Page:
Sunday, August 12, 2012

Our pond

Just about a year ago, Tropical Storm Irene gave us way too much water. Irene’s floods were followed by a dry winter, then an abnormally dry spring and summer. Previous posts have reported on our misadventures with flooding and starting a well replacement. The latest episode in this water feast/famine story is our pond springing a leak.

At first, we thought the drought was drawing the water down. The level drops most every summer, and this dry year we weren’t surprised to see a creeping exposure of shore. But when the drought broke and we got seven inches of rain inside a week -- the water level kept dropping. And dropping, to the point of threatening the fish, frogs, clams and everything that lives there. How the heck do you deal with that?

This pond is no ornamental lily pond. It’s an acre-size ecosystem, built 50 years ago by previous owners. They put a concrete “chimney” in the deep end as an outgate that controls the water level. Our wellspring feeds the pond, and when it’s full the water spills into an opening at the top of the chimney, to flow out into a woody marsh via a pipe from the bottom of the chimney. The water height can be adjusted by adding or removing wooden boards embedded in the chimney’s front face, which originally were sealed with tar. Those boards have been rotting over the years, now causing the leaks.

The whole chimney stands 12-15 feet from its base in the muck to a dock supported on top. Even with the pond half empty, the base was still 6+ feet below the surface. The worst leaks through the boards were way down below the water level.

So hubby put on his engineer hat and fabricated a replacement insert from a plywood-type material called Advantech and encased it in rubber. By devising a way to block the outflow through the pipe at the bottom, he was able to remove the old wood as far down as possible and slide in the new insert without draining the pond.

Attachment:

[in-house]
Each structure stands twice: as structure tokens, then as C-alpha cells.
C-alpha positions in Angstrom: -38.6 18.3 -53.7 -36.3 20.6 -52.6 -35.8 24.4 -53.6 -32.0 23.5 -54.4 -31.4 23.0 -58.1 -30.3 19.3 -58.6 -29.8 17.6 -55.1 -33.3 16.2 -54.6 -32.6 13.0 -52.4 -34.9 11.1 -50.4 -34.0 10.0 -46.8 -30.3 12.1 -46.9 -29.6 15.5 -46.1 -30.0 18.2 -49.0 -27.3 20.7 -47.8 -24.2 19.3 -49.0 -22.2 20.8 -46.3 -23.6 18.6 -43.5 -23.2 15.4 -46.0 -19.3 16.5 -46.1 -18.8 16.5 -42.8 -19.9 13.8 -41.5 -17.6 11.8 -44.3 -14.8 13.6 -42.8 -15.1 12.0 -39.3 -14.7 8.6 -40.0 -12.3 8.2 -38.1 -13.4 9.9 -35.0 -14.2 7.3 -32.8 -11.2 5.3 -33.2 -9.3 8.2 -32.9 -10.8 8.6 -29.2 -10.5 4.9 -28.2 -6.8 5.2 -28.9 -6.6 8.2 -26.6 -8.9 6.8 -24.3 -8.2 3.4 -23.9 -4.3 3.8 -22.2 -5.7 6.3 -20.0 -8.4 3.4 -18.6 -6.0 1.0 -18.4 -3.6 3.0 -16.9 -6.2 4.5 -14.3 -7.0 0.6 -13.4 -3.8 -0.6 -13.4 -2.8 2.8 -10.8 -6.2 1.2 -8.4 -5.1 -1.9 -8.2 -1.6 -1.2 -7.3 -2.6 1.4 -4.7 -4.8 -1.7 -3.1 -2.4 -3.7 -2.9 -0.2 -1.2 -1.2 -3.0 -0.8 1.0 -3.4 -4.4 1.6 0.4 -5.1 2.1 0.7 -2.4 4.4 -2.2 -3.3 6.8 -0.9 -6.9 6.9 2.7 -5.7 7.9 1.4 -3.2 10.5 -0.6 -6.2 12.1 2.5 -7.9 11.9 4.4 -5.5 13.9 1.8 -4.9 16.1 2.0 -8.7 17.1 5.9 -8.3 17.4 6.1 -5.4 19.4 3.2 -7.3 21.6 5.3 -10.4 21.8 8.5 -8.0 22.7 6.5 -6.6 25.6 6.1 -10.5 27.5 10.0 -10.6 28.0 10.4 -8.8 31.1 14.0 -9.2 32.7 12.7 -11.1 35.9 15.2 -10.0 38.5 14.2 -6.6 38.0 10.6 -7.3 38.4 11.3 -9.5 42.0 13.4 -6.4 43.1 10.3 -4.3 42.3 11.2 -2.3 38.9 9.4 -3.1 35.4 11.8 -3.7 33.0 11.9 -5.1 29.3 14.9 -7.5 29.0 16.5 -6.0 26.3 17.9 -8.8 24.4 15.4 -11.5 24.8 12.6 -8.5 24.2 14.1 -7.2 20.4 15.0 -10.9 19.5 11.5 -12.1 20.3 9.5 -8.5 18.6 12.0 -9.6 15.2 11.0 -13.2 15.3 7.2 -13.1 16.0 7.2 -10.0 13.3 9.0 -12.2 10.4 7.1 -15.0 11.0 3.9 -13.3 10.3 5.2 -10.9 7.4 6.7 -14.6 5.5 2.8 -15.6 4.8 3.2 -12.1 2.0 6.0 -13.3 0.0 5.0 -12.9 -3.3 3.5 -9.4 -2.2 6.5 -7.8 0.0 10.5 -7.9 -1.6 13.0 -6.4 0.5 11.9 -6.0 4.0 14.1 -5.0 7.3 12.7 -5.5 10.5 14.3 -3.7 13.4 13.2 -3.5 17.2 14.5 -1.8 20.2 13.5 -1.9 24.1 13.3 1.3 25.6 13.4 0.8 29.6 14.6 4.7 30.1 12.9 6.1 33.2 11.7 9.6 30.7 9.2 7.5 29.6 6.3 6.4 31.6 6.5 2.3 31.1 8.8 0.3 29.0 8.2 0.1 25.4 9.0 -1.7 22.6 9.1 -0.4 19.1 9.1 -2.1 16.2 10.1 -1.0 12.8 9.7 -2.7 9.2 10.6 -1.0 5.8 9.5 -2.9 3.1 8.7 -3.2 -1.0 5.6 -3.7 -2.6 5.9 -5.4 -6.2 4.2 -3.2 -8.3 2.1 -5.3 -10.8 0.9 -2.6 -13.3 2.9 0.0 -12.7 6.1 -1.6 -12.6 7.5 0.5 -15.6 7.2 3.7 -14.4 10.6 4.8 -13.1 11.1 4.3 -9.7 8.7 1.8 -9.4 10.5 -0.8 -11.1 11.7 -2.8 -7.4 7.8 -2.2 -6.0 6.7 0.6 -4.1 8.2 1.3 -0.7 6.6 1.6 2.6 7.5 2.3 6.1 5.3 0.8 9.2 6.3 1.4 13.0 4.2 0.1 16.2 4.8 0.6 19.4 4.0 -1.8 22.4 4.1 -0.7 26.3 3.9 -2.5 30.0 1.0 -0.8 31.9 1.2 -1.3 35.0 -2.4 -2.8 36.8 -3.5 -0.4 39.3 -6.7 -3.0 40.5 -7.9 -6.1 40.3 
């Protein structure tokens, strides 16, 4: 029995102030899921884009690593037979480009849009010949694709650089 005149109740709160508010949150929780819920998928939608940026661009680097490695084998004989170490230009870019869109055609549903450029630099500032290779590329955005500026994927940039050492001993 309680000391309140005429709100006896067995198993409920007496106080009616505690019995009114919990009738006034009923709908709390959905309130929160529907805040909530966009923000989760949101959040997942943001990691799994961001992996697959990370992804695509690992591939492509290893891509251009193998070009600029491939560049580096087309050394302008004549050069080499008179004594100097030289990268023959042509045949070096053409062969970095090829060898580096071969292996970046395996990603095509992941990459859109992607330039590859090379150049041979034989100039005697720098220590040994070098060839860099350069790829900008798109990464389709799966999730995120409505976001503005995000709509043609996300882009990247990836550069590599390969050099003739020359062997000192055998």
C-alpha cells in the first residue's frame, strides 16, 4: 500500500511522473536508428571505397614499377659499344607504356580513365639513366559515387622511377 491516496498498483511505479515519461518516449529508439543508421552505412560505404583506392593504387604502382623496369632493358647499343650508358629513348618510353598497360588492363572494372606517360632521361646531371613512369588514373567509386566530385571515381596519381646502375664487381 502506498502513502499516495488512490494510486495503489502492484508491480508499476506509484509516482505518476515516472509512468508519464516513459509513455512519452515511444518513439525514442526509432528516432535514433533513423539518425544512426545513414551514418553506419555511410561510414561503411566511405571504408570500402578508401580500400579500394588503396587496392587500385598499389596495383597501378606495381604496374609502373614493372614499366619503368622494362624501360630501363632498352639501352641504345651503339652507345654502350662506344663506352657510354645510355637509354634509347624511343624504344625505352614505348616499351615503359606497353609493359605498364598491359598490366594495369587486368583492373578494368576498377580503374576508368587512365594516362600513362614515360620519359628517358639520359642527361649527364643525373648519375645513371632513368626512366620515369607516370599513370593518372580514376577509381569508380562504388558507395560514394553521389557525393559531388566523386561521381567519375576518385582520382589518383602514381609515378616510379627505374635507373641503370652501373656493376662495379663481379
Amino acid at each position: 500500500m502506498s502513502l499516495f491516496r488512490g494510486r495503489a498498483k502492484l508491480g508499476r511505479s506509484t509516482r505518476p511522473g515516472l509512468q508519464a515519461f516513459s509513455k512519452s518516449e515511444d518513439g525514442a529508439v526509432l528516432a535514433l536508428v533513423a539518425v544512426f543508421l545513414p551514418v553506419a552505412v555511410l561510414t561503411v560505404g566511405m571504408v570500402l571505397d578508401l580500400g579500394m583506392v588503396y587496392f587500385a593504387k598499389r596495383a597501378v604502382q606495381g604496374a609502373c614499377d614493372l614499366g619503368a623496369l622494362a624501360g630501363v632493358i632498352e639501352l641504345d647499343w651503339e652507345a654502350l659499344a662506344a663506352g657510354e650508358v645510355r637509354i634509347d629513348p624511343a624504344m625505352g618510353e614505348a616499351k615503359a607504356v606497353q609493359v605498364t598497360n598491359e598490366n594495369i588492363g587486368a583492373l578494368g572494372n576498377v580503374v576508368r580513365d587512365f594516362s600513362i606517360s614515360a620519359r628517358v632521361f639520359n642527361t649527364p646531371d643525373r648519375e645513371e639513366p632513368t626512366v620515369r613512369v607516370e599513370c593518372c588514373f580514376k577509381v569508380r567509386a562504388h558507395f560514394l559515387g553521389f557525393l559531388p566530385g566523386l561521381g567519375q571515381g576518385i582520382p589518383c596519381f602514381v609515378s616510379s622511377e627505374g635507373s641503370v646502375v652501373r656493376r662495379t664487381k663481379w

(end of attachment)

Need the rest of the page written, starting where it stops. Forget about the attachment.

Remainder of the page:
This worked well but didn’t finish the job: As expected, the new “gate” leaked in spots along the sides, with a larger leak at the bottom. Plugging those required underwater work.

At first he and a friend free-dived with just a mask and sealed most of the edges. But the main leak, down in the muck and rubble, persisted.

Thank goodness for friends who have friends with diving gear! It took three multi-hour sessions involving two men in wetsuits taking turns with scuba tanks and weights, using a ladder, multiple ropes, a can of tar, lots of disposable gloves, various scrapers, a garden trowel, and long rubber strips to fully seal the edges and that bottom section. Yours truly manned the “barge” (a 16-foot Grumman aluminum canoe) used as a support platform for the tools and supplies.

The men worked blind in silt that stirred the minute they entered the water. The fish watched, not sure if we were friend or foe, but unknowingly grateful we were saving their home.

We finished the job and the air in the scuba tanks at the same time. A trickle leak remains, which is disappointing but way better than the torrent we started with. Within a few hours it was clear that the water level had stopped dropping -- indeed, is starting back up! Now it’s a waiting game, to see if the trickle will hold or get worse as the rains return. Hubby knows he will be back down there to fully seal that trickle, but when is the question

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